Q&A: A Front Row Seat to the Eruption of Wolf Volcano

“Without a doubt one of the most exciting experiences that I have ever had in nature was the privilege to have a front row seat to witness the eruption of Wolf Volcano.”

                                                                                                                           – Jorge Carrión

Jorge Carrión watches the eruption of Wolf Volcano © Jorge Carrión

In the early morning hours of January 7, 2022, Wolf Volcano erupted unexpectedly. A team of scientists and park rangers, including Galápagos Conservancy Conservation Manager Dr. Jorge Carrión, was camped on the summit at the time of the eruption as part of an expedition focused on the research and protection of the critically endangered Pink Land Iguana.

Dr. Carrión, how does it feel to be one of the only people in the world to have had the opportunity to witness a volcanic eruption up close?

Really, I feel very fortunate to have the opportunity to work in locations that so few people have access to, and witness firsthand unique natural spectacles such as Wolf’s eruption. Without a doubt this has been the greatest experience that I have had in nature.

And what were you doing on the volcano?

Galápagos Conservancy is supporting the construction of a permanent structure on Wolf Volcano, with the end goal of improving our capacity and research capabilities in this site and with the Pink Land Iguanas specifically. My role required that I was present in camp to work together with the Park Rangers to complete these objectives.

Let’s focus on your experience. Did you have any fear at the time, and what was your first reaction upon the realization that the volcano was erupting?

In reality, I had no fear. Nevertheless we were incredulous that an eruption would happen right before our eyes. Our first move was to identify the site of the eruption and, following this, evaluate the level of risk and the possibility of an evacuation. This wasn’t necessary due to the eruption being on almost the opposite flank of the volcano in respect to our position.

One of your photographs shows you close to the mouth of the erupting crater. What did you feel in that moment? Was it a risky decision?

In order to confirm the site of the eruption it was necessary to get close to the edge of the crater. Once we were sure that we weren’t at risk, effectively the majority of the photographs were taken from the edge of the crater. The sensation is indescribable, you feel fortunate, lucky, and blessed. To have the ability to enjoy this spectacle totally safe and with a front row seat is an enviable situation.

And what about your fellow expedition members, did any of them feel at risk or scared?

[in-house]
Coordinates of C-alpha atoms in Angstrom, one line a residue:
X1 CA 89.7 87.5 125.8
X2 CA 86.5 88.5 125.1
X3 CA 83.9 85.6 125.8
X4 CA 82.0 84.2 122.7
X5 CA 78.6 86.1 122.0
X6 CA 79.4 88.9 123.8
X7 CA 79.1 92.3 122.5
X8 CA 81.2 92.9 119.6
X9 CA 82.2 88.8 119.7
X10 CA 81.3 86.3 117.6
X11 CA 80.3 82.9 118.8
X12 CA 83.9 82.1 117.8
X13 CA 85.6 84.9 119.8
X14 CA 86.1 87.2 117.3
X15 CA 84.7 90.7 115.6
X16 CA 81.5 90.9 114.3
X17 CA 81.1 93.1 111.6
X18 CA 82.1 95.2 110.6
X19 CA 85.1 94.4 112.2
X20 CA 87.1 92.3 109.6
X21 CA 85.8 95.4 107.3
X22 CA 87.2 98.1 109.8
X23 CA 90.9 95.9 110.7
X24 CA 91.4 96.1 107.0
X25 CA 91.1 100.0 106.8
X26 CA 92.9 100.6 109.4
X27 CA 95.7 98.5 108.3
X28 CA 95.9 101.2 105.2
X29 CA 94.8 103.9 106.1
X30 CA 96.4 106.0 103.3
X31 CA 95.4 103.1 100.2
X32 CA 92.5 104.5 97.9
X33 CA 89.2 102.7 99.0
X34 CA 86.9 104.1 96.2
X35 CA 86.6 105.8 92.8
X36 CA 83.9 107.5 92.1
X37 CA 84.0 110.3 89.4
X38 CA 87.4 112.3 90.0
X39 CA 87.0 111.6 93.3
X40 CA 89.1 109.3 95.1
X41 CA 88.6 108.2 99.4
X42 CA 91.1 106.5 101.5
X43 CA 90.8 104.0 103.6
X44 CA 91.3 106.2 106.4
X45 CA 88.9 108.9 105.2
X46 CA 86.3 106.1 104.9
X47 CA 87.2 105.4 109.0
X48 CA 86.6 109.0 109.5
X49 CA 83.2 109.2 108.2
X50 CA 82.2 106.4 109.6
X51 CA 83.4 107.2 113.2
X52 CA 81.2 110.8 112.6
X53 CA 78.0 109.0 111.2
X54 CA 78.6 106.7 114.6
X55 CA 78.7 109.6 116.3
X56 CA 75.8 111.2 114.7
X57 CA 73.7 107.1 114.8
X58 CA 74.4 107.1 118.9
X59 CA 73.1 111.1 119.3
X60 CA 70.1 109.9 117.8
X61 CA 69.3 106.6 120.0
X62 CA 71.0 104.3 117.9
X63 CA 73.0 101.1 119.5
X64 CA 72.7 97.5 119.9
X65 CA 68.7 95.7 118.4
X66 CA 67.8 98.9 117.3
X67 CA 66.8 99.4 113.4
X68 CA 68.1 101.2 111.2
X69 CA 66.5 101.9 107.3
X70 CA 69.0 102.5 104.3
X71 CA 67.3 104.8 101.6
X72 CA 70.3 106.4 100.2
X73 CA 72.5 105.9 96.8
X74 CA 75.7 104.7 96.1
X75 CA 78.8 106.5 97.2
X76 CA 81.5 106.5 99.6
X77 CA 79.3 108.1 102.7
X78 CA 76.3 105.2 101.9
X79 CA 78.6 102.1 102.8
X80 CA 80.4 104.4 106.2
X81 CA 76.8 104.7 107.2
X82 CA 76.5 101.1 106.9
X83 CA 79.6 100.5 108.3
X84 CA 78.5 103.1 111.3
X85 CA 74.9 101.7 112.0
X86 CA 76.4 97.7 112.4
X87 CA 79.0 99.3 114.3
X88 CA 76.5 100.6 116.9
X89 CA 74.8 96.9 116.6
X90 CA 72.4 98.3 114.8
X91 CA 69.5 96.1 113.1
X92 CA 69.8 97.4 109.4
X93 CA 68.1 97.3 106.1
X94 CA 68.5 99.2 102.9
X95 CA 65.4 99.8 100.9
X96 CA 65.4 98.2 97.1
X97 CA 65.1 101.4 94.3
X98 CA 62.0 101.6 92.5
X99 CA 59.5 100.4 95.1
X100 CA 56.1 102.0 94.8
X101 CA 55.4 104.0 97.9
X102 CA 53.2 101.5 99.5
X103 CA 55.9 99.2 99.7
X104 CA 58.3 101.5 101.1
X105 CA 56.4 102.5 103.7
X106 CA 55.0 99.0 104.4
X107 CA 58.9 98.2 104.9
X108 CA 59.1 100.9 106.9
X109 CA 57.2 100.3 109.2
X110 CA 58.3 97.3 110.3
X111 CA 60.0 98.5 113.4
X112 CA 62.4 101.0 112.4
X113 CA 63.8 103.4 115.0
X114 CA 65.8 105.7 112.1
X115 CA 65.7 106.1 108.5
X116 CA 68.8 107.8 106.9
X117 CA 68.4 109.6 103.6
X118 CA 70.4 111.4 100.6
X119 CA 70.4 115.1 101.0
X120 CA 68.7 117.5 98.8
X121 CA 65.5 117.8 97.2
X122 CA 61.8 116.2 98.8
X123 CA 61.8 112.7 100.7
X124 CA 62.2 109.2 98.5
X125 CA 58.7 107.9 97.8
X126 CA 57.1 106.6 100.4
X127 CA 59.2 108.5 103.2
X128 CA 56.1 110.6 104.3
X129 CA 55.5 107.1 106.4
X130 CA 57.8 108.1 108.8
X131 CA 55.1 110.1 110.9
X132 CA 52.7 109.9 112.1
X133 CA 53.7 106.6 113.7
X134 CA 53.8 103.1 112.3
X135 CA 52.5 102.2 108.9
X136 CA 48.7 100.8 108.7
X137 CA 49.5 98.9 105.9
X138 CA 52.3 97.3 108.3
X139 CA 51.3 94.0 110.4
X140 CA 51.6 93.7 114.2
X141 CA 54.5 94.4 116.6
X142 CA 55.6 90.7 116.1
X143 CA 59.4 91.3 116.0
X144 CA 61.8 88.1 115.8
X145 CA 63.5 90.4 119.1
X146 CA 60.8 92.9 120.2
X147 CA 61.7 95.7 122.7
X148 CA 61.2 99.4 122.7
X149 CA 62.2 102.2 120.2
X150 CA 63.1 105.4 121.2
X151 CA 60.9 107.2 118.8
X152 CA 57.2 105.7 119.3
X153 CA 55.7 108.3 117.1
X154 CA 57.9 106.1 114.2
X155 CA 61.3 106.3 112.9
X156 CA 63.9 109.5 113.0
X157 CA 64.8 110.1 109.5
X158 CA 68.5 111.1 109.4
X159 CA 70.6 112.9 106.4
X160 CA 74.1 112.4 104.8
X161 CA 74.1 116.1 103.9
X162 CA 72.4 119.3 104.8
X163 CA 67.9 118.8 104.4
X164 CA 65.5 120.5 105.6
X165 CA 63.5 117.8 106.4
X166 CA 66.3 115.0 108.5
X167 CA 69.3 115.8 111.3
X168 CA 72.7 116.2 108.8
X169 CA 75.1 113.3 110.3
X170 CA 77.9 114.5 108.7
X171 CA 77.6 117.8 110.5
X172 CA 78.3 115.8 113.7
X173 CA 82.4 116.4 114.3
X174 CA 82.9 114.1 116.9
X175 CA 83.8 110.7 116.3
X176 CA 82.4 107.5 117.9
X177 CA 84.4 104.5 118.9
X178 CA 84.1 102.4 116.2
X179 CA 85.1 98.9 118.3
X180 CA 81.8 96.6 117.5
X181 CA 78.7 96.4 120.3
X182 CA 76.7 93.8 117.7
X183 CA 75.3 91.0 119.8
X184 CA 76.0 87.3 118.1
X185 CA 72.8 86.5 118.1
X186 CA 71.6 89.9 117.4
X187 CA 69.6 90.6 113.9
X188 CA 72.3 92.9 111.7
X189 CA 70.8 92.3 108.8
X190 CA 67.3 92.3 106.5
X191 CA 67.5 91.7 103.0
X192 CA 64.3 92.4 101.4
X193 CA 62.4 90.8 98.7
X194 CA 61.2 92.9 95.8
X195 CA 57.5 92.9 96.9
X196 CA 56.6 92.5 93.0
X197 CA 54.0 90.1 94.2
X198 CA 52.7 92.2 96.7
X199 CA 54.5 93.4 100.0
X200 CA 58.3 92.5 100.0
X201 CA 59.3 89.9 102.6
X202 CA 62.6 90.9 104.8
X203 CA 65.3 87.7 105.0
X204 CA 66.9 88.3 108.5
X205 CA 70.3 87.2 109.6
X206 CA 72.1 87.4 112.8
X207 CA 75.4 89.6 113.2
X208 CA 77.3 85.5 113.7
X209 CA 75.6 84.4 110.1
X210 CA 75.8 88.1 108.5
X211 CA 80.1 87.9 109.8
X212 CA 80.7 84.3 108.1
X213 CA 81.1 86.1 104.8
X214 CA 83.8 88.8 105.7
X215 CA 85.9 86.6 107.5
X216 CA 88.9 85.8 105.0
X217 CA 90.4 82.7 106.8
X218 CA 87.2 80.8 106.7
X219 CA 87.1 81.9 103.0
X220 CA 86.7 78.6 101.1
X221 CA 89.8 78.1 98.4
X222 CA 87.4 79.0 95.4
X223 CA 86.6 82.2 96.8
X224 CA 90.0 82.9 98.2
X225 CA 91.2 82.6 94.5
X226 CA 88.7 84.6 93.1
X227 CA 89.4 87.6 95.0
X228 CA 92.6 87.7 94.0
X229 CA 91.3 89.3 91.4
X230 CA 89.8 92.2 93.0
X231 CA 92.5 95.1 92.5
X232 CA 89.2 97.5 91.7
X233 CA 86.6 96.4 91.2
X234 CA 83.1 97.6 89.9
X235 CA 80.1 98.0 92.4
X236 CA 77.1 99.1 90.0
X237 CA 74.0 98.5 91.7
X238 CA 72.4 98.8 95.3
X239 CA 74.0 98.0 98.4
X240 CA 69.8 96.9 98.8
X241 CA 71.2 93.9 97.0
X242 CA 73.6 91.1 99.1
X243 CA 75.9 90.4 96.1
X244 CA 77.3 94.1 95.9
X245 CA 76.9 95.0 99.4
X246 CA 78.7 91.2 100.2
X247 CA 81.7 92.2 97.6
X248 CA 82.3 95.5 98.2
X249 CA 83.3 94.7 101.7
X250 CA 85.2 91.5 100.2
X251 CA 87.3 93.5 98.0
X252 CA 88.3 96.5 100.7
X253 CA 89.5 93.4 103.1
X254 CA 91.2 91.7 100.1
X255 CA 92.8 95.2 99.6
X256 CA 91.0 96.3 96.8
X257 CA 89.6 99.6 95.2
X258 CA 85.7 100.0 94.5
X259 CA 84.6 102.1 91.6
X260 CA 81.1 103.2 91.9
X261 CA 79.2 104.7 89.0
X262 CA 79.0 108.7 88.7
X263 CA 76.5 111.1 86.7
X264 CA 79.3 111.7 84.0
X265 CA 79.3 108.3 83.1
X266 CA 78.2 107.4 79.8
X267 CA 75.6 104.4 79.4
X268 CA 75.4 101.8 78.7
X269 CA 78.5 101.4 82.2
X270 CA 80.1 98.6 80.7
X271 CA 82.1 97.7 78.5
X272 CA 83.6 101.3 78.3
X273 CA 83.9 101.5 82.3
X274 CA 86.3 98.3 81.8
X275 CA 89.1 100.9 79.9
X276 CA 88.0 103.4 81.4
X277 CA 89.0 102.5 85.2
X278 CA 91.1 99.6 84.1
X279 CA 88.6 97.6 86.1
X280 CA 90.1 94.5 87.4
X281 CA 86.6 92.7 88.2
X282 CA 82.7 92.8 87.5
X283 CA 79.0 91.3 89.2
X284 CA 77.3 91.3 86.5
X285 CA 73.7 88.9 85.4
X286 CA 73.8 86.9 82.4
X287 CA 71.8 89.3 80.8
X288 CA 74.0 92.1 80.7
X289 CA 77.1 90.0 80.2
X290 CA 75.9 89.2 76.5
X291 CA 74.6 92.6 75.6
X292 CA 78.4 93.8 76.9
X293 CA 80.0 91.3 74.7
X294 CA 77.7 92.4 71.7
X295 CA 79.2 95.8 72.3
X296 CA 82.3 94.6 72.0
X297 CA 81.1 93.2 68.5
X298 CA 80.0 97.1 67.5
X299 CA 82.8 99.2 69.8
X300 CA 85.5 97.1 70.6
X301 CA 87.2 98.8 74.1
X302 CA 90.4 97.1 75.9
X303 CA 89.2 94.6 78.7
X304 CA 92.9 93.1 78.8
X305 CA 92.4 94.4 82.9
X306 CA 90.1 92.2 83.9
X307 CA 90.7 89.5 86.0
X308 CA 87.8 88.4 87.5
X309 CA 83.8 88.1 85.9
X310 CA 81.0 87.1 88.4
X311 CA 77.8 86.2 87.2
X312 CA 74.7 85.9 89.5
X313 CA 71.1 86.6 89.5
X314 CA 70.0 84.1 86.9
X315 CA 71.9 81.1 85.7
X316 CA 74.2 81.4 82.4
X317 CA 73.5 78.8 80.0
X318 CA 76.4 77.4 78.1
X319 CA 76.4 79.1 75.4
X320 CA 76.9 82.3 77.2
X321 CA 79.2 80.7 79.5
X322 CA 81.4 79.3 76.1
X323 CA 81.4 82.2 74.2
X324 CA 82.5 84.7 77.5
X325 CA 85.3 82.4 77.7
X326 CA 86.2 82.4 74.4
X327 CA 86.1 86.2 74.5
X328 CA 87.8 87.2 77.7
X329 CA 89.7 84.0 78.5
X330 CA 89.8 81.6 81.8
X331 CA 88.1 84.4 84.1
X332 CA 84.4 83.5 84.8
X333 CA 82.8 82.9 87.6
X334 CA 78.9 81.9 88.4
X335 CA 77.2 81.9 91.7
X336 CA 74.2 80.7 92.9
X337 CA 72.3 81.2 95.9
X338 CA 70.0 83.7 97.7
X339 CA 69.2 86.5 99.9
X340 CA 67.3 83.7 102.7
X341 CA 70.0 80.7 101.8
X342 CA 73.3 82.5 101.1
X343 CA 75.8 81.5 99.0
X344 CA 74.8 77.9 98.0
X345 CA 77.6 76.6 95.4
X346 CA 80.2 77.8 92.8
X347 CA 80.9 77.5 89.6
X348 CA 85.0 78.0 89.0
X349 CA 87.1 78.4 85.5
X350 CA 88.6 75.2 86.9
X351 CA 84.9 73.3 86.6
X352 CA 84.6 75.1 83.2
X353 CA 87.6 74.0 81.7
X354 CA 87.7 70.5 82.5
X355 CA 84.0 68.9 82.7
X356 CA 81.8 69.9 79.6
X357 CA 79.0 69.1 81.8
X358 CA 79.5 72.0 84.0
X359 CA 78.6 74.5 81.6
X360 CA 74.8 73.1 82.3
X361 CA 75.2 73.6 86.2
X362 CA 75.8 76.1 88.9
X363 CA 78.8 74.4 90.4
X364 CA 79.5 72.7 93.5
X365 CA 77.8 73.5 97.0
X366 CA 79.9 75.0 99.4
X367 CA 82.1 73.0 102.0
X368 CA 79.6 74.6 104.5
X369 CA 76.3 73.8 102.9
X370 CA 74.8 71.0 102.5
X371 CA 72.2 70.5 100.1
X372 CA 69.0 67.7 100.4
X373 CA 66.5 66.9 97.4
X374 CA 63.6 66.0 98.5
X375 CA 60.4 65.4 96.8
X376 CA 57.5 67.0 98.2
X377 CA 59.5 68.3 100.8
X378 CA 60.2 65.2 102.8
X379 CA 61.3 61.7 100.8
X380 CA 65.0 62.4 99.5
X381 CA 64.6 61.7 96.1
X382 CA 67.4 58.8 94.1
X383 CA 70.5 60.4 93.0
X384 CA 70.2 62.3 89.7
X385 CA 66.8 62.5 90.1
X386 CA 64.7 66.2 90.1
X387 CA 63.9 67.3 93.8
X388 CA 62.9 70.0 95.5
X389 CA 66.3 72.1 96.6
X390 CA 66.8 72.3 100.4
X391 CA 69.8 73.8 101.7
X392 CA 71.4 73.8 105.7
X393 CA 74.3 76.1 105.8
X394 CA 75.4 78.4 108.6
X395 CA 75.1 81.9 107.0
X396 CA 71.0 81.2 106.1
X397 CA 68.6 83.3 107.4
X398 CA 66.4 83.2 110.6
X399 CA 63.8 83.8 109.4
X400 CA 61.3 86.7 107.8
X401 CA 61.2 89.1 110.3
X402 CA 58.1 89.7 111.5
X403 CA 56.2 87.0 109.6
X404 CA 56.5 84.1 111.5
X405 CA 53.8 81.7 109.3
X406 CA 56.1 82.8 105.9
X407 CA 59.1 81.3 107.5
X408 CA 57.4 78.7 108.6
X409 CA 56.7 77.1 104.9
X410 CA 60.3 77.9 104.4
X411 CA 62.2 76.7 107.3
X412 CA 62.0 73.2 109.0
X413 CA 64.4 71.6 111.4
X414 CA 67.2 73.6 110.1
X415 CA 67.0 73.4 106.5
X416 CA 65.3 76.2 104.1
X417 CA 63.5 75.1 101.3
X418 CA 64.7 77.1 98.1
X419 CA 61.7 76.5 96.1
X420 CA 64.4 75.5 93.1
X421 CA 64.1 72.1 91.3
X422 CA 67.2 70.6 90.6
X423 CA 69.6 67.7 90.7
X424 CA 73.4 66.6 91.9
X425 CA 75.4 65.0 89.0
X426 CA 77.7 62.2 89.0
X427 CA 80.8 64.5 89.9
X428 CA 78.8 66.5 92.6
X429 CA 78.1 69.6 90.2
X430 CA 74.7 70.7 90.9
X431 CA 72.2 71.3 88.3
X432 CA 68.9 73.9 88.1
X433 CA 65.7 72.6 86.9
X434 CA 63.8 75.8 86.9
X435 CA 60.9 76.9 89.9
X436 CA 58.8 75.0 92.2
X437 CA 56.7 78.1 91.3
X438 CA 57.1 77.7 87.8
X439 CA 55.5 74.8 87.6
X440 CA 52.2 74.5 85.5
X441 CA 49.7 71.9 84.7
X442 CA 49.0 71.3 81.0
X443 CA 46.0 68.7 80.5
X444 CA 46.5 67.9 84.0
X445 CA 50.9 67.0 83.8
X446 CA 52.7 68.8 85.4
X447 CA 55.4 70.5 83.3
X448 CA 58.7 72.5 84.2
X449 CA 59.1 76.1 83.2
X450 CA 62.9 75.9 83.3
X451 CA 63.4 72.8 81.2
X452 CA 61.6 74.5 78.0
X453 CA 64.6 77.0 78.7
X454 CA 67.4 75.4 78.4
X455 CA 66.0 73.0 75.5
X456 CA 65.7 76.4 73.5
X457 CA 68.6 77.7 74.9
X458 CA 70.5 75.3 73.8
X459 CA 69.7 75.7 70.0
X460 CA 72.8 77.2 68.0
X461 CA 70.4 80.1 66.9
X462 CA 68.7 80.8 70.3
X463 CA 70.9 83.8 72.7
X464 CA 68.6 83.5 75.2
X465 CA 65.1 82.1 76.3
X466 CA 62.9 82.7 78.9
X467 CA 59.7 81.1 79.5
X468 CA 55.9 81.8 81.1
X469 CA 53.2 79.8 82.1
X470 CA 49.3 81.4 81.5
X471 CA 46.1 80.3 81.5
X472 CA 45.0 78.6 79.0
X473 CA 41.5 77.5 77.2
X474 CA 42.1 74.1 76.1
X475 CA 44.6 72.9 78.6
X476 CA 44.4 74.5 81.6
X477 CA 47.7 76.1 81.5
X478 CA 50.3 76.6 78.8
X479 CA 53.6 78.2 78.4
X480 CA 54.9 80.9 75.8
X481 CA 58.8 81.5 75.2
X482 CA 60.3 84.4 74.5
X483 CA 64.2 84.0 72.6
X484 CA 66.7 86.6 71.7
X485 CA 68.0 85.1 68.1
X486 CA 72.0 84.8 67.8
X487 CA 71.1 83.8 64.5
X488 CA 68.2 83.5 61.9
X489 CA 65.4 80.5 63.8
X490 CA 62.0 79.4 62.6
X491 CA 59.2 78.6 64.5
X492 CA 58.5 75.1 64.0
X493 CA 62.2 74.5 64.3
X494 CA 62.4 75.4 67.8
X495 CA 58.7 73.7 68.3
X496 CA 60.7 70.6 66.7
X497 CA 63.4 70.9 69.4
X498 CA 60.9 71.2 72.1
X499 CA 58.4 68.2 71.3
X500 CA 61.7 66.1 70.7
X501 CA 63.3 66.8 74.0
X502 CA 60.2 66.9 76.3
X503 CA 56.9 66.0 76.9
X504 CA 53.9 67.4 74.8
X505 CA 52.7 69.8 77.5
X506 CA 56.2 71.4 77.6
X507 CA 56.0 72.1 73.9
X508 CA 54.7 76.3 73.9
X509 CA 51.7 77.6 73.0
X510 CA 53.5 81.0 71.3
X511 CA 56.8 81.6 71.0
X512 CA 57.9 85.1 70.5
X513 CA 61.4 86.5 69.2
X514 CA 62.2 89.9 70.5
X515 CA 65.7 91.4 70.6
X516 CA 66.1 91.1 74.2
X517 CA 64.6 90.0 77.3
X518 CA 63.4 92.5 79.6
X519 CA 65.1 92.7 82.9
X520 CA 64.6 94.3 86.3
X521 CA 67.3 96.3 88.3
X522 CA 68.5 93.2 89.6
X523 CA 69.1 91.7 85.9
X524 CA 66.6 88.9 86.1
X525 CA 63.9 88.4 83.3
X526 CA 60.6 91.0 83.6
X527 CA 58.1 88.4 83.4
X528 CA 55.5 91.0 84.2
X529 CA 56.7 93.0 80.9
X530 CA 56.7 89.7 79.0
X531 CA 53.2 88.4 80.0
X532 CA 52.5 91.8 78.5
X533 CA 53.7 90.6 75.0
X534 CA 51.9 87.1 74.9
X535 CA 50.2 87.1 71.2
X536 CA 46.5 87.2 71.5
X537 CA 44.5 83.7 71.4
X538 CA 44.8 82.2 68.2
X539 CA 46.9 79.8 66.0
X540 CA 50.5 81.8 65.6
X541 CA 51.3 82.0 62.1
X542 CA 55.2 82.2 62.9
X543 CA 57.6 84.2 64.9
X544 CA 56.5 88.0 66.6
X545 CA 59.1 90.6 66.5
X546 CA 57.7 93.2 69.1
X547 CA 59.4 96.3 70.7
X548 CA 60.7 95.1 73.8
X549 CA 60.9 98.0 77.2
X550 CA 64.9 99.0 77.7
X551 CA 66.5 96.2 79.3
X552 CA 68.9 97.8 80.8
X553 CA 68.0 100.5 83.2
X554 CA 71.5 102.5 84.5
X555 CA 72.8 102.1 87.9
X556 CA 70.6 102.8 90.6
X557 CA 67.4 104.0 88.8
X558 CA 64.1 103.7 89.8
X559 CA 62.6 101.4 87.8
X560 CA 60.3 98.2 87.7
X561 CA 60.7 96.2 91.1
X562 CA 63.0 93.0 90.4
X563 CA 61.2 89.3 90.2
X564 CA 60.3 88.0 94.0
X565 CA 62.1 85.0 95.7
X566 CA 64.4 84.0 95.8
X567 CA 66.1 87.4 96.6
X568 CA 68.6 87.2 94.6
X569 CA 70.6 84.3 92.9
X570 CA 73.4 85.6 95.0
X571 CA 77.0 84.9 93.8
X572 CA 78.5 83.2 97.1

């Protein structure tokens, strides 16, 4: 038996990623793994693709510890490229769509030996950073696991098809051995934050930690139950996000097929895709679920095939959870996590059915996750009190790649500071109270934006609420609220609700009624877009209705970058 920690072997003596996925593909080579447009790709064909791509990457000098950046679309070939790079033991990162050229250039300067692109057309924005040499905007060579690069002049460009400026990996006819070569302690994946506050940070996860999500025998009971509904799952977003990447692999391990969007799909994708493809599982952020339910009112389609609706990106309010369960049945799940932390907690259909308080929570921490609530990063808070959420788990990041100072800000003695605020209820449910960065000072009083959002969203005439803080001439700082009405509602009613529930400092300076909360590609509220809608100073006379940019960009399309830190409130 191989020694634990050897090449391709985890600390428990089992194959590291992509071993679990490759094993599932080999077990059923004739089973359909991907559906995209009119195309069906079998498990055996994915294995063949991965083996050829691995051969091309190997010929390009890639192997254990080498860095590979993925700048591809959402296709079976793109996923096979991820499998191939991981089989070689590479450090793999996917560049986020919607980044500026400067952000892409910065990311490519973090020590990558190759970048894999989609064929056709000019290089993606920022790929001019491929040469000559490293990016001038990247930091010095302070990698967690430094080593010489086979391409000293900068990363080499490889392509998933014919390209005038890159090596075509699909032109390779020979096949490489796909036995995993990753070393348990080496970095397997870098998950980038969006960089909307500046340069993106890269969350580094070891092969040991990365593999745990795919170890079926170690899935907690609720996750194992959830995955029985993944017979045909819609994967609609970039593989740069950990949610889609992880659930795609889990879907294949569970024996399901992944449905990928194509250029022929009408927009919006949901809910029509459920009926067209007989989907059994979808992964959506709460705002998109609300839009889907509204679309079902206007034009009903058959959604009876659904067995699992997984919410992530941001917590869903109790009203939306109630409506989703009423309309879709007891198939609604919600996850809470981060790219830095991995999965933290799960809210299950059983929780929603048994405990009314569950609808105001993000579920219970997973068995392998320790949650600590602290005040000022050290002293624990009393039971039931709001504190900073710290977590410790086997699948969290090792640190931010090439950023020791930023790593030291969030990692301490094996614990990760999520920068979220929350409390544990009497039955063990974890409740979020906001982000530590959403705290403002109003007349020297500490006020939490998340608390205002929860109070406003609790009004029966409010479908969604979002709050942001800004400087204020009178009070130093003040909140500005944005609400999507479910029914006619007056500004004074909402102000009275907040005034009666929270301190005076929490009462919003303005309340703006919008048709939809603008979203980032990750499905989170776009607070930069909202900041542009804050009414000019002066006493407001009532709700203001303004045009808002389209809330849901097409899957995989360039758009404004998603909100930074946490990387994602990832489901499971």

I didn’t sense fear from any of them and, to the contrary, they were excitedly taking photos and videos of the eruption. We all stayed at the edge of the crater observing the eruption and conversing for around two hours. Later, before sunrise, we returned to the site to photograph the event with the first rays of sunlight.

Tell us, briefly, about volcanic processes and how they impact the terrestrial fauna of Galápagos. How do animals survive the eruptions? Do they hide? Do they escape to other parts of the island?

Part of the natural selection of the species of Galápagos has been their capacity to survive in extreme conditions, among them volcanic eruptions. Due to the high temperatures of these events, and the speed of the lava flows, little or nothing can be done to escape for large vertebrates like Land Iguanas and especially Giant Tortoises due their slow movements. Although eruptions are unpredictable, the key to survival is finding the right place to live. In the case of Wolf, the most recent eruptions have away from where the Yellow Land Iguanas, Pink Land Iguanas, and Giant Tortoises live.

Is there evidence of the destruction of food sources for terrestrial fauna due to volcanic eruptions?

Plants can be the most vulnerable organisms when facing an eruption due to their immobility. There is evidence of lava flows that have crossed plant communities and destroyed everything in their path, including in some cases forming insurmountable barriers that impede access to food eaten by, for example, Giant Tortoises.

Have you ever observed Pink Land Iguanas using volcanic ash to construct their nests?

Pink Land Iguana nests are constructed in sites with fine sediment. Thus in some way, Pink Land Iguanas, as with all animals of Wolf, come into contact with materials of volcanic origin.

The work that you do is without a doubt critical for Galápagos. How do you feel to be part of these types of (sometimes risky) expeditions to protect the Archipelago’s most emblematic species?

To work in conservation is a great pleasure, and to know that your efforts will give future generations the opportunity to know and enjoy what we enjoy today is the greatest gratification that I get from this job. Here there are no calendars or set schedules once in the camp. Sometimes you return at five in the afternoon, and on other occasions you return to camp in the middle of the night. Plus, the fact that you are working on an active volcano brings a touch of additional excitement to the day’s work.

Jorge, without a doubt your passion is Galápagos and your work means that often you are away from your family. Does your family support you in everything that you do? How do you balance your work with your role as a father and husband?

The answer is a resounding yes. My wife supports me in every step I take, although she doesn’t totally enjoy being alone. However, she understands that what I do is to create a better future for everyone, both for the family and the community since conservation implies benefits for all. With my work I also hope to inspire my daughters so that they too would love to work in conservation.